Home > Publications . Search All . Browse All . Country . Browse PSC Pubs . PSC Report Series

PSC In The News

RSS Feed icon

Shaefer and Edin's book ($2 a Day) cited in piece on political debate over plight of impoverished Americans

Eisenberg tracks factors affecting both mental health and athletic/academic performance among college athletes

Shapiro says Americans' low spending reflects "cruel lesson" about the dangers of debt

Highlights

Susan Murphy elected to the National Academy of Sciences

Maggie Levenstein named director of ISR's Inter-university Consortium for Political and Social Research

Arline Geronimus receives 2016 Harold R. Johnson Diversity Service Award

PSC spring 2016 newsletter: Kristin Seefeldt, Brady West, newly funded projects, ISR Runs for Bob, and more

Next Brown Bag

PSC Brown Bags
will resume fall 2016

The Life History Calendar: A Technique for Collecting Retrospecitve Data

Publication Abstract

Freedman, Deborah, Arland Thornton, Donald Camburn, Duane Alwin, and Linda Young-DeMarco. "The Life History Calendar: A Technique for Collecting Retrospecitve Data." Sociological Methodology, 18(1988): 37-68.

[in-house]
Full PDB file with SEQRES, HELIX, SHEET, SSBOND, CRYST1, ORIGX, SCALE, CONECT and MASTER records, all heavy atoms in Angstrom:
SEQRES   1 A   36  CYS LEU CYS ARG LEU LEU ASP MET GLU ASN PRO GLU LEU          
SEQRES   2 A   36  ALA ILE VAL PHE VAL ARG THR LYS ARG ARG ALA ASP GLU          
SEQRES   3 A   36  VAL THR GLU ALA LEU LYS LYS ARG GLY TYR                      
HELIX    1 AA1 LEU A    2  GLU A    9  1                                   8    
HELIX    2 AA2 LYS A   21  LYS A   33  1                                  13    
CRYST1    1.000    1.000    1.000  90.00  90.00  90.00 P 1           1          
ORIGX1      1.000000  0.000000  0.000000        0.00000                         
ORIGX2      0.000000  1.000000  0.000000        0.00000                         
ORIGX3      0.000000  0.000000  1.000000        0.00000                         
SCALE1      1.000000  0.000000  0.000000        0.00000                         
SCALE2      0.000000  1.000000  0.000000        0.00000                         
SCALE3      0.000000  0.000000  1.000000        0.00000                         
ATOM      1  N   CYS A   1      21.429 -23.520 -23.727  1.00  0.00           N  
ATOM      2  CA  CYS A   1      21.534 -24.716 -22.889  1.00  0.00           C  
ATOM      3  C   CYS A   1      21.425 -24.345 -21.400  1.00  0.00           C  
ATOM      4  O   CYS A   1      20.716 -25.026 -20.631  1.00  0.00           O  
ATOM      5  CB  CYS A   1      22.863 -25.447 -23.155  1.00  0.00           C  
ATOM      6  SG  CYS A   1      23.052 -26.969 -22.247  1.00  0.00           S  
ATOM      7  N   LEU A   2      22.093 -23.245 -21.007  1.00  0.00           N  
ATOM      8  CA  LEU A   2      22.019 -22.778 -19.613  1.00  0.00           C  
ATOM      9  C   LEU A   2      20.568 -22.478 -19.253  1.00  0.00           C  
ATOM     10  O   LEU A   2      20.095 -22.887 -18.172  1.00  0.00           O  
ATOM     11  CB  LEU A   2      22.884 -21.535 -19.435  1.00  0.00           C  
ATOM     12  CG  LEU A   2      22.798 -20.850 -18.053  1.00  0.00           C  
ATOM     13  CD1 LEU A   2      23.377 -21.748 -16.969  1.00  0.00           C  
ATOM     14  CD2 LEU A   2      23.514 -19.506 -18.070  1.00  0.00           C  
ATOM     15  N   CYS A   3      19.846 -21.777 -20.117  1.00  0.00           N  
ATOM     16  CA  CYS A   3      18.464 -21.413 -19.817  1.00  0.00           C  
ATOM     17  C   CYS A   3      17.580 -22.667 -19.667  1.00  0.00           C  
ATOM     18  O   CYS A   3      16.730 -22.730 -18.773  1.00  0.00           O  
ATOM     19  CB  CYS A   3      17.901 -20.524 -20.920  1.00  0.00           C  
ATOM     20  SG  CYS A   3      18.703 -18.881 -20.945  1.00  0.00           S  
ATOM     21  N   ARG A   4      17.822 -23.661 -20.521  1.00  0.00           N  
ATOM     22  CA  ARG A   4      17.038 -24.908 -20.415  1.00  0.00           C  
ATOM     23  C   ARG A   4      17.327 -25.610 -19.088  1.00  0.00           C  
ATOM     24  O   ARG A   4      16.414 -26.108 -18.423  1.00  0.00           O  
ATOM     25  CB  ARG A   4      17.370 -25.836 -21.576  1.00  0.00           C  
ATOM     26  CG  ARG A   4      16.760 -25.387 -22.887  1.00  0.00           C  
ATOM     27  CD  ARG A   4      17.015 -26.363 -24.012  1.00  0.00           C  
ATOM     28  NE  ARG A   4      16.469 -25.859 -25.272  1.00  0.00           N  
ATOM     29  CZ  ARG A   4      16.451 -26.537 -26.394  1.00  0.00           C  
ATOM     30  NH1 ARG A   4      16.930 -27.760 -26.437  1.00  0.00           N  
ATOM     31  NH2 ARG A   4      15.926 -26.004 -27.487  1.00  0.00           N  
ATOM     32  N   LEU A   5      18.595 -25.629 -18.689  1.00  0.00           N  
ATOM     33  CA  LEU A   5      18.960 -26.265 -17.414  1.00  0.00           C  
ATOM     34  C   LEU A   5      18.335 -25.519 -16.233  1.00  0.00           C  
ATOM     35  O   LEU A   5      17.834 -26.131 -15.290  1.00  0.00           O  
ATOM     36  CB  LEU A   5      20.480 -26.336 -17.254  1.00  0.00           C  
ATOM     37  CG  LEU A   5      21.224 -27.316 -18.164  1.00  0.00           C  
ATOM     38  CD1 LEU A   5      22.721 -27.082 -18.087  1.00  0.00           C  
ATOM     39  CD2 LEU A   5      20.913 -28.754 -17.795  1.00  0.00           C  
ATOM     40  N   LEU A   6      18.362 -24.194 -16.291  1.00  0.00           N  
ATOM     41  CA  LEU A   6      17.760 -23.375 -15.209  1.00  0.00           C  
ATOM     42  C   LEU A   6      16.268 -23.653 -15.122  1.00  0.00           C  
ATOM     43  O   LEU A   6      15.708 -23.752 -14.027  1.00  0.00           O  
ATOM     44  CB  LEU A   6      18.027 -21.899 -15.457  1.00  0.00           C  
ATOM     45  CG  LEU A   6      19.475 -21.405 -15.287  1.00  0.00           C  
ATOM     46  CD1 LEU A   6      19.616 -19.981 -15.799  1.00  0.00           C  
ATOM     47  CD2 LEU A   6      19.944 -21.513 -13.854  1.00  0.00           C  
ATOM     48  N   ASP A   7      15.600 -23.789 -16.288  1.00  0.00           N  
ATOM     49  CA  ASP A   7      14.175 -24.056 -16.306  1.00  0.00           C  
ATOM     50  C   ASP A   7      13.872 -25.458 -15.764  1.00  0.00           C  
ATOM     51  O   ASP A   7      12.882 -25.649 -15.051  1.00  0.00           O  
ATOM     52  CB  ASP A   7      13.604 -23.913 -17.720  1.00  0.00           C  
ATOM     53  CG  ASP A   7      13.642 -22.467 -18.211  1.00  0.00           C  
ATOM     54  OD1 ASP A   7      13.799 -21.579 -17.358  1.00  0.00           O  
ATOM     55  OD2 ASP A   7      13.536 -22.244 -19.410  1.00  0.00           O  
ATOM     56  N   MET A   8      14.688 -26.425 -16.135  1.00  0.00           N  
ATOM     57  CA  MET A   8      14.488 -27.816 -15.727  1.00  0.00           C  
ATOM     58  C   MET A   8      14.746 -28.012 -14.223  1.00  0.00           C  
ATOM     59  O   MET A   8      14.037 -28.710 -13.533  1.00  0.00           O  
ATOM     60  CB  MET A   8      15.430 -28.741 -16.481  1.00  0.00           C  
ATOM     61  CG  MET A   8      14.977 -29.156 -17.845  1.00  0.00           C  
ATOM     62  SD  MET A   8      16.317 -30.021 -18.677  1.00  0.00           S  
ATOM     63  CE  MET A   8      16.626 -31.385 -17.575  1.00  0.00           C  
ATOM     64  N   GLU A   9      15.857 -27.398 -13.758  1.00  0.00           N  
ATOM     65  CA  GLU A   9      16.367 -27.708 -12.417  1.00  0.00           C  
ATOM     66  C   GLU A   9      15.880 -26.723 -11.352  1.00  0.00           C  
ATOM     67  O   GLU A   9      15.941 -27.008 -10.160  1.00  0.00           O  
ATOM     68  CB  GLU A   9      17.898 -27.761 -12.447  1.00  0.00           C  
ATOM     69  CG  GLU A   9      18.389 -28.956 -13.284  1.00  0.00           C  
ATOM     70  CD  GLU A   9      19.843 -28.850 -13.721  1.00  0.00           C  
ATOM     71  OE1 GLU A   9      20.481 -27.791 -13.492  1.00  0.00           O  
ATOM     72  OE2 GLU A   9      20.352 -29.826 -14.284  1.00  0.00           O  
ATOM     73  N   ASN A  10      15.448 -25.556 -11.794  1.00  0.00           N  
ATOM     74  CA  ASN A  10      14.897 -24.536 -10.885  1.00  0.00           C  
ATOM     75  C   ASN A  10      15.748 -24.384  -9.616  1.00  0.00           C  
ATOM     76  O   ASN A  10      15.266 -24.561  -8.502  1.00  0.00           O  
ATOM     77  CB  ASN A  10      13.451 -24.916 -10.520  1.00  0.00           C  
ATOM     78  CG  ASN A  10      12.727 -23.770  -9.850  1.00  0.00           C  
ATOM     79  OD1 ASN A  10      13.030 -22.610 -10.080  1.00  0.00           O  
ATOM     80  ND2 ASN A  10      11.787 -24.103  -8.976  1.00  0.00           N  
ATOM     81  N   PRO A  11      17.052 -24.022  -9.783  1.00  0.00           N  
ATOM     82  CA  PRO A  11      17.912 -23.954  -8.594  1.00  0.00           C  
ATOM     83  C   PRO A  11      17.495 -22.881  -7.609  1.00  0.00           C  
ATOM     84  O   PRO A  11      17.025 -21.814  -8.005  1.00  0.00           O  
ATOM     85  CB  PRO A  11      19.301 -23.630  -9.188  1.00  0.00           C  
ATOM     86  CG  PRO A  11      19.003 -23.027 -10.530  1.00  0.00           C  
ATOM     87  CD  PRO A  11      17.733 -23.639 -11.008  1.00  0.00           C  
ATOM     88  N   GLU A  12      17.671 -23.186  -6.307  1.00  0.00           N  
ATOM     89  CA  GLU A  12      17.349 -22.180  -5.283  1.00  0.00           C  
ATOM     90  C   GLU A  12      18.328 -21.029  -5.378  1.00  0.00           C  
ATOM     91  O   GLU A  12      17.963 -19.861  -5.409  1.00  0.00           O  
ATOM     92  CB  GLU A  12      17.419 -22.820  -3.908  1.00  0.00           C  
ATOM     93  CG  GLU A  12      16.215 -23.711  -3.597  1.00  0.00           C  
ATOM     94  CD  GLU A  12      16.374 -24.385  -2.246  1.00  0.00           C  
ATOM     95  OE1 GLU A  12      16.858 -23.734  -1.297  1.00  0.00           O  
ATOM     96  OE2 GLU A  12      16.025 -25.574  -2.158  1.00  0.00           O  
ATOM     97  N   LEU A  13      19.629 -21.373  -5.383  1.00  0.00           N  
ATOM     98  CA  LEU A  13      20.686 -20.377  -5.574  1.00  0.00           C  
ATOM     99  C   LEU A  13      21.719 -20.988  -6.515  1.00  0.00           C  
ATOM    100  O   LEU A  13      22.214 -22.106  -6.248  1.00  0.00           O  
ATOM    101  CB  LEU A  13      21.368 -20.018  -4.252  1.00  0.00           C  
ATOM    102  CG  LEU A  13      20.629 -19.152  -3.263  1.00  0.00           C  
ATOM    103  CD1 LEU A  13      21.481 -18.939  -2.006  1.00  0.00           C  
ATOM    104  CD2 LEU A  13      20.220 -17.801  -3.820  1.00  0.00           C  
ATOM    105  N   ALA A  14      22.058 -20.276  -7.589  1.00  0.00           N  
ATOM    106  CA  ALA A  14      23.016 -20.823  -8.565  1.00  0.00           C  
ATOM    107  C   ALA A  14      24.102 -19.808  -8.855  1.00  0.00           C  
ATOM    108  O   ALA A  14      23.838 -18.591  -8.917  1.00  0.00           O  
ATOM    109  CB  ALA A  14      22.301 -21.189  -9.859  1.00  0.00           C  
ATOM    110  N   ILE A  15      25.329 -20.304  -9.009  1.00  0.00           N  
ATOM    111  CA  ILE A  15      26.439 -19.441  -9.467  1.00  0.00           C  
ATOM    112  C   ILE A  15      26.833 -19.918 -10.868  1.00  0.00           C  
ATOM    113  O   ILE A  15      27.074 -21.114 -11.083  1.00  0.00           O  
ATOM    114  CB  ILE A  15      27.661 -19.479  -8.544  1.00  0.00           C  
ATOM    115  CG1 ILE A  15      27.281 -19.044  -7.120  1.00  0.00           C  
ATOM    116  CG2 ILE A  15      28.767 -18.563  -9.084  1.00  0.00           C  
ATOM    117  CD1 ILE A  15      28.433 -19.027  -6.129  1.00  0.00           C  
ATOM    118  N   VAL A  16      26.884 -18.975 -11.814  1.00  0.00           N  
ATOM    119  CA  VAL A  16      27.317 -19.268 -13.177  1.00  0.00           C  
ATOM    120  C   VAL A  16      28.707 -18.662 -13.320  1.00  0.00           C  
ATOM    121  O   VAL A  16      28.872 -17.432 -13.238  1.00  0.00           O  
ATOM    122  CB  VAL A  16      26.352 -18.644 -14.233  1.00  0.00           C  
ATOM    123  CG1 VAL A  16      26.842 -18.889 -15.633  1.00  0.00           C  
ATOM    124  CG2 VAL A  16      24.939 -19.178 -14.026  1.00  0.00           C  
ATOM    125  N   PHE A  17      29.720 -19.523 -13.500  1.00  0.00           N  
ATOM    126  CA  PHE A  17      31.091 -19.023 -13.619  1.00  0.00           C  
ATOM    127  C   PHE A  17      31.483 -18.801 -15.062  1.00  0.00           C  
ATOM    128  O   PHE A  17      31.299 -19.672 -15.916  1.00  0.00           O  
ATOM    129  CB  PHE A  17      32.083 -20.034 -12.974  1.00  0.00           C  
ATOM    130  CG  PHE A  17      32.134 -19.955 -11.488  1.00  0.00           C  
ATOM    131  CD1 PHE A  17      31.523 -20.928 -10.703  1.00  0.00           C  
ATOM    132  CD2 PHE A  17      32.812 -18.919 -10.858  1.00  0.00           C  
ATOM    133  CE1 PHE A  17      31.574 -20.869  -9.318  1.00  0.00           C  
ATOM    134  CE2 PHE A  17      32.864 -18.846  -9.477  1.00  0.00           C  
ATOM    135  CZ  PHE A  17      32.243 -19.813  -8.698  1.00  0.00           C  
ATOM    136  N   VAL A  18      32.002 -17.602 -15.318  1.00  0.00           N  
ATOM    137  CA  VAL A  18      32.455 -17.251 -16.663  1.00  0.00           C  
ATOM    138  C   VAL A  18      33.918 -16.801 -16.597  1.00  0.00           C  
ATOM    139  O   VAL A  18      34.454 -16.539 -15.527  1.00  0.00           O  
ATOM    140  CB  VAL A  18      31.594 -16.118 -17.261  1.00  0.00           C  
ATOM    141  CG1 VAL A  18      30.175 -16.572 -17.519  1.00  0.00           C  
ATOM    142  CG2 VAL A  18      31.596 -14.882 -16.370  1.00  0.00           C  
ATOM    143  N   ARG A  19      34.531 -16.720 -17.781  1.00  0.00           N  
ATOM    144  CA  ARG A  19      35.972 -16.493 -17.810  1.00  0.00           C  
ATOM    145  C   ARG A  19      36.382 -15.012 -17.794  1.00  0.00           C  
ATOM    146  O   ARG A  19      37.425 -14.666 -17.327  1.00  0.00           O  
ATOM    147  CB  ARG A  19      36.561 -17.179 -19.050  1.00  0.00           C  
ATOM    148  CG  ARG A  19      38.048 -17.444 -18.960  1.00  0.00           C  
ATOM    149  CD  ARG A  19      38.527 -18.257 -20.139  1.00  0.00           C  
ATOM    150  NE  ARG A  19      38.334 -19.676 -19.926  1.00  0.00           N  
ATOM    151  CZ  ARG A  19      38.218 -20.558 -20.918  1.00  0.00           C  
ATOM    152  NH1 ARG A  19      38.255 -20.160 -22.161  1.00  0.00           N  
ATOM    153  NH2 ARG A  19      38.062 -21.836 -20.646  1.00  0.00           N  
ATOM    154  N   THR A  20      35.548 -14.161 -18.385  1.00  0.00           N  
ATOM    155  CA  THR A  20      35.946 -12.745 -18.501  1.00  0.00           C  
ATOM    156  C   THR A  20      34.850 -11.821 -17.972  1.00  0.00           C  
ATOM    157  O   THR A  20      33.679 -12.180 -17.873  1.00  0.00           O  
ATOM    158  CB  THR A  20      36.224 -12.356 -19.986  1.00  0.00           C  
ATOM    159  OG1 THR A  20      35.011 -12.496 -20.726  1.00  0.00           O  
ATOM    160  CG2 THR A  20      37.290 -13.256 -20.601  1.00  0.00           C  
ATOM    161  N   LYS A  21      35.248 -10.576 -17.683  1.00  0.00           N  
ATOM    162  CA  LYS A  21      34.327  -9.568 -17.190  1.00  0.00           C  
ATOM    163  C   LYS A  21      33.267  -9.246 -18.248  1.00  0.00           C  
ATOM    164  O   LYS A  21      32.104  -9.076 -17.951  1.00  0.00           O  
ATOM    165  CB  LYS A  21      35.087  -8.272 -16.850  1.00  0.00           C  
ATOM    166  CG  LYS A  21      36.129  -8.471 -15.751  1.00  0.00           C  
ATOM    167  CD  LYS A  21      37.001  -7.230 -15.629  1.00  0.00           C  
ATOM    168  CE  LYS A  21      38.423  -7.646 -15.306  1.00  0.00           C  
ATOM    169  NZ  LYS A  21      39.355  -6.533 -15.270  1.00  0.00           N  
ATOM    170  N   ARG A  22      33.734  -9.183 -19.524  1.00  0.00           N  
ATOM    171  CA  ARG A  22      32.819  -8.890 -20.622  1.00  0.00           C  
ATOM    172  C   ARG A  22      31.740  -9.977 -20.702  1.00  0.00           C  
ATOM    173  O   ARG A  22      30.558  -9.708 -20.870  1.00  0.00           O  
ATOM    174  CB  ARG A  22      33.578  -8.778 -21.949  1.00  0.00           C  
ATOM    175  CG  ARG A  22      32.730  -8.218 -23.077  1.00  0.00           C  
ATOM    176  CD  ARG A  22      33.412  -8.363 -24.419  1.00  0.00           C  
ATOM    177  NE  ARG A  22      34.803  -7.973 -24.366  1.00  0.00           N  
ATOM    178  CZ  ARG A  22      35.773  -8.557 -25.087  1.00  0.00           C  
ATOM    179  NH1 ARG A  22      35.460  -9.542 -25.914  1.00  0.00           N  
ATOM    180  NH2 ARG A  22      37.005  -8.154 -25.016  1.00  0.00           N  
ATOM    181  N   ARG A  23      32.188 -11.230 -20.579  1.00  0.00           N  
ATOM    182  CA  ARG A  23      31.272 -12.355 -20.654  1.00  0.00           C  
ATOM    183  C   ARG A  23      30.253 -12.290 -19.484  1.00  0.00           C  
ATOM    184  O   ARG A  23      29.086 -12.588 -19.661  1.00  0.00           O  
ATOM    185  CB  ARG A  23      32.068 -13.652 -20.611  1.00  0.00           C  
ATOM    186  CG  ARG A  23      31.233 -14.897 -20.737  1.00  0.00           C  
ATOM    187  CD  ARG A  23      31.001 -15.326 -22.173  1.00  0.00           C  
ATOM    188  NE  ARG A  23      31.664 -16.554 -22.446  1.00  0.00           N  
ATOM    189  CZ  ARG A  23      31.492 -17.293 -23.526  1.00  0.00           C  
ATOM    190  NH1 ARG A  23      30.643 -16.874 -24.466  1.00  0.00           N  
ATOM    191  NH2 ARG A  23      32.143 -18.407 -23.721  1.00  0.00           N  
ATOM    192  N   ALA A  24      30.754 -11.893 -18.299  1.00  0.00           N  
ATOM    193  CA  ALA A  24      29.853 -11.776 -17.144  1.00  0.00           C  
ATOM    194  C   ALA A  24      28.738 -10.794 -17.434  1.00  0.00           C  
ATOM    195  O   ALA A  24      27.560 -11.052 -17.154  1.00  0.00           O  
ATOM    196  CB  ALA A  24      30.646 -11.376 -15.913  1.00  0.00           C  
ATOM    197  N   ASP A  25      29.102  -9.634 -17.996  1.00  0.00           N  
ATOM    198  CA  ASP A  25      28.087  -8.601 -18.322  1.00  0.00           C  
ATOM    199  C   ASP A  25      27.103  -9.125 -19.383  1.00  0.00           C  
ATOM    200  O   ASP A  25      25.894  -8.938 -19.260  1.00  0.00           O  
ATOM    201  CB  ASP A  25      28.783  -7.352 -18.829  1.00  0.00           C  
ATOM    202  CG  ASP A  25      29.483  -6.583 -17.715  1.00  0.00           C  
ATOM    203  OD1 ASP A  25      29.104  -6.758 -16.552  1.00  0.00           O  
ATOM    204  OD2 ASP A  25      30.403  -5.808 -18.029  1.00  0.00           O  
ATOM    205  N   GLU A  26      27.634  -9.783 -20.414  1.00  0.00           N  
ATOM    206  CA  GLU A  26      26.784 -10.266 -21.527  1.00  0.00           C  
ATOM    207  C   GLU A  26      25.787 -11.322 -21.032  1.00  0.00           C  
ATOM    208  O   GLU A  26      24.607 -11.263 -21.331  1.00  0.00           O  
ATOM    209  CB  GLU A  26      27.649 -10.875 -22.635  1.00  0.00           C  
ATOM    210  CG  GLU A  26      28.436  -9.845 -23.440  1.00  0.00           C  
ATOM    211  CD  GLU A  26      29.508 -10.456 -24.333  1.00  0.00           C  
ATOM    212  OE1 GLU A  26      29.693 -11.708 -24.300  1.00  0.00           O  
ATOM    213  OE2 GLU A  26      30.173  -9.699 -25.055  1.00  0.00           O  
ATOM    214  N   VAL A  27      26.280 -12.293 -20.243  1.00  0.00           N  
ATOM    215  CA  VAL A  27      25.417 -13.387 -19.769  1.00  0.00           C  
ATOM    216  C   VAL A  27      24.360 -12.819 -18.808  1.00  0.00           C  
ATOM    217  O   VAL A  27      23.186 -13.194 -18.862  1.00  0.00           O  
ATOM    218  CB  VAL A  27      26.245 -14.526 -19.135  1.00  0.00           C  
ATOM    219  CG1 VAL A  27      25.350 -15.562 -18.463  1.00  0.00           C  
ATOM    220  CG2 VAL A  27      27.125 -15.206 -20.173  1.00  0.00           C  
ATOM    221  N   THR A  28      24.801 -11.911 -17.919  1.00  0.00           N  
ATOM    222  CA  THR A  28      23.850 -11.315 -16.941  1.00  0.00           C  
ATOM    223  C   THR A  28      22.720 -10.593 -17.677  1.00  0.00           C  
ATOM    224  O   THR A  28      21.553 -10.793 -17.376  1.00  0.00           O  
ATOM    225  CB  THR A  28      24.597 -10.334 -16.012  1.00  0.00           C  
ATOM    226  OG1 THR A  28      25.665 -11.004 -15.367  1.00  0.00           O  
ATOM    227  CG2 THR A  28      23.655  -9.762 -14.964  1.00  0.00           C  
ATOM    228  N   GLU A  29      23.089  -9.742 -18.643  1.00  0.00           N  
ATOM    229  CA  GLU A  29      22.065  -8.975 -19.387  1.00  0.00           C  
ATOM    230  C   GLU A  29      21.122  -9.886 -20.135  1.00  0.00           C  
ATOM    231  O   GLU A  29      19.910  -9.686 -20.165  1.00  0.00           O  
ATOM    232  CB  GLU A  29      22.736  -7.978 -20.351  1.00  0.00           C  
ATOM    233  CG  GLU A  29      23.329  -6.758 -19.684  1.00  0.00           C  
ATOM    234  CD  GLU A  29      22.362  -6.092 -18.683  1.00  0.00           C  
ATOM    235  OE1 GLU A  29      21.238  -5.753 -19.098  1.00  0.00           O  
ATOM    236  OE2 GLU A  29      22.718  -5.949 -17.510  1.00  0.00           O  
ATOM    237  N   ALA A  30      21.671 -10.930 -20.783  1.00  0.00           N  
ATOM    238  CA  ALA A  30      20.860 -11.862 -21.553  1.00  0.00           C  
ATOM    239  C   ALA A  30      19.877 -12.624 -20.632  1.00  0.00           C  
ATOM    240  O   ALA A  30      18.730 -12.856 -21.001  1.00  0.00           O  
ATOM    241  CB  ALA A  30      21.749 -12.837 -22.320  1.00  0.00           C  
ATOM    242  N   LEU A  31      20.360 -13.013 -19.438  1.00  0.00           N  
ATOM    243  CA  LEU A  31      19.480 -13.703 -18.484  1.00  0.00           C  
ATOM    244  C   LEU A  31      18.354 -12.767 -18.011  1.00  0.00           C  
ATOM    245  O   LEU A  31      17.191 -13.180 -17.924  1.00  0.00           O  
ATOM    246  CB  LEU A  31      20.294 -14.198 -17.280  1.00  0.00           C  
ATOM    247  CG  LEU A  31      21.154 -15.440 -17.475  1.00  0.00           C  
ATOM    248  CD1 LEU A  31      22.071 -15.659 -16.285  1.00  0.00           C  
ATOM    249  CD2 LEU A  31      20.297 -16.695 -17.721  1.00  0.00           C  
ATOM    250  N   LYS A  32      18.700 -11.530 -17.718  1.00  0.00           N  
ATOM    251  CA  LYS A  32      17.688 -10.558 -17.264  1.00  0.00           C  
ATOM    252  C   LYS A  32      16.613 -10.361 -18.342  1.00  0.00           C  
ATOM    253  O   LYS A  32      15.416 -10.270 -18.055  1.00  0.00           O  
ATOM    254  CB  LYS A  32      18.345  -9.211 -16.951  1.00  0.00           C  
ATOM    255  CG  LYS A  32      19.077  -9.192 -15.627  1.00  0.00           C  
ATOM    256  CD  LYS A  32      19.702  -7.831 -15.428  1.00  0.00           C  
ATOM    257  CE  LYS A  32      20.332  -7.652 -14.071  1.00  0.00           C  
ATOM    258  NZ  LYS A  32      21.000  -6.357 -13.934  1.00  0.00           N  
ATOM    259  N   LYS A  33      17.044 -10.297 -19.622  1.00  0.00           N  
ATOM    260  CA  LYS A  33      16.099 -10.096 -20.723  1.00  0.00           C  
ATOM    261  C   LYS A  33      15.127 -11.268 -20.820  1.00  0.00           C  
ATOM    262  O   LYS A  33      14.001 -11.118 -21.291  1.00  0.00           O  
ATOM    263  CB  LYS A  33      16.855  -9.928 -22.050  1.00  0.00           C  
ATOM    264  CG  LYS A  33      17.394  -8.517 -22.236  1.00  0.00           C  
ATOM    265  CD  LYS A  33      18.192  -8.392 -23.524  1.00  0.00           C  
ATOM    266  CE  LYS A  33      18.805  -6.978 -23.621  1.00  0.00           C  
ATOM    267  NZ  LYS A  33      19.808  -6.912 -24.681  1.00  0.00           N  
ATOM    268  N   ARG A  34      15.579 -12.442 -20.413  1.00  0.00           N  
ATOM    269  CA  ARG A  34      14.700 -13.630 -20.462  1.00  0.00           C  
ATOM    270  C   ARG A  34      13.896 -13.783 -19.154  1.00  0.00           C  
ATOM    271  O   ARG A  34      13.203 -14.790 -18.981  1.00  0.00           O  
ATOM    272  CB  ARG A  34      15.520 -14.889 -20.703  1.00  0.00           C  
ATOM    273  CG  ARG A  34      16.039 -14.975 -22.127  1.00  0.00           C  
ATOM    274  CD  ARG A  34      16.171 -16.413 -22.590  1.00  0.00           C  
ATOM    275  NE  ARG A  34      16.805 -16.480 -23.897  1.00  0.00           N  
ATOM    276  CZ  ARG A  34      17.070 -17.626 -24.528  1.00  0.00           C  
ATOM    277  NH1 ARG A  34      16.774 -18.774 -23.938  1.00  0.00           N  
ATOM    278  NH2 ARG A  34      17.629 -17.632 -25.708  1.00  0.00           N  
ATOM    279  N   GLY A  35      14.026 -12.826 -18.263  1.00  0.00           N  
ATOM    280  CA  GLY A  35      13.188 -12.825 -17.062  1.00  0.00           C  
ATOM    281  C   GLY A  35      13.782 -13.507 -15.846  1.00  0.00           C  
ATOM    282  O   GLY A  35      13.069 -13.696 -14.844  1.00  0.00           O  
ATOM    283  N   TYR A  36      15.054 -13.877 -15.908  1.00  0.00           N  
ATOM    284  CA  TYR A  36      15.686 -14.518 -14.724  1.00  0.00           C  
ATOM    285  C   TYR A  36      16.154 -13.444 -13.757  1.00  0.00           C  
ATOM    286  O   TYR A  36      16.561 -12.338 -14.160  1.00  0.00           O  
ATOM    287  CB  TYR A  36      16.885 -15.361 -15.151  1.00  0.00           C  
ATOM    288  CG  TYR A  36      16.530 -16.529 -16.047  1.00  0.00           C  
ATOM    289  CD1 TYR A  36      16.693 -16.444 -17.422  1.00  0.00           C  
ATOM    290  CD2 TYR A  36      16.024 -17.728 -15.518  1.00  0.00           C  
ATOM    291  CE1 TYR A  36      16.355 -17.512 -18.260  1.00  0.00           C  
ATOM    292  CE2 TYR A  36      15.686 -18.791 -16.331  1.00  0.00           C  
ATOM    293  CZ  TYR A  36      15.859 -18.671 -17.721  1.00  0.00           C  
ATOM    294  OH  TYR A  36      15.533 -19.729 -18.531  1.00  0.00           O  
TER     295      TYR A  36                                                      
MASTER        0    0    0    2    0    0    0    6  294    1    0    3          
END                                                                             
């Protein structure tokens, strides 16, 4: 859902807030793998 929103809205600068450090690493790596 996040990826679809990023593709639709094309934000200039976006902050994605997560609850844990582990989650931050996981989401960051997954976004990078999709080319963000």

This paper details the authors' selection, design, and use of a life history calendar (LHC) to collect retrospective life course data. A sample of nine hundred 23-year-olds, originally interviewed in 1980, were asked about the incidence and timing of various life events in the nine years since their 15th birthday. The accuracy of the LHC retrospective data can be tested by comparing the 1980 reports about current activites with the 1985 LHC retrospective reports about those same activities during the 1980 interview month. The following aspects of the LHC are described: (a) the concept, uses, and advantages of the LHC, (b) the time units and domains used, (c) the mode of recording the responses and the decisions and problems involved, (d) interviewer training, and (e) coding. The following results attest to the accuracy of the LHC retrospective data: (a) only four of the calendars had missing data in any month; (b) the data obtained in 1980 about current work, school attendance, marriage, and children showed a remarkable correspondence to the retrospective 1985 LHC reports of these events; (c) the interviewers were positive about the LHC's ability to increase respondent recall.

Browse | Search : All Pubs | Next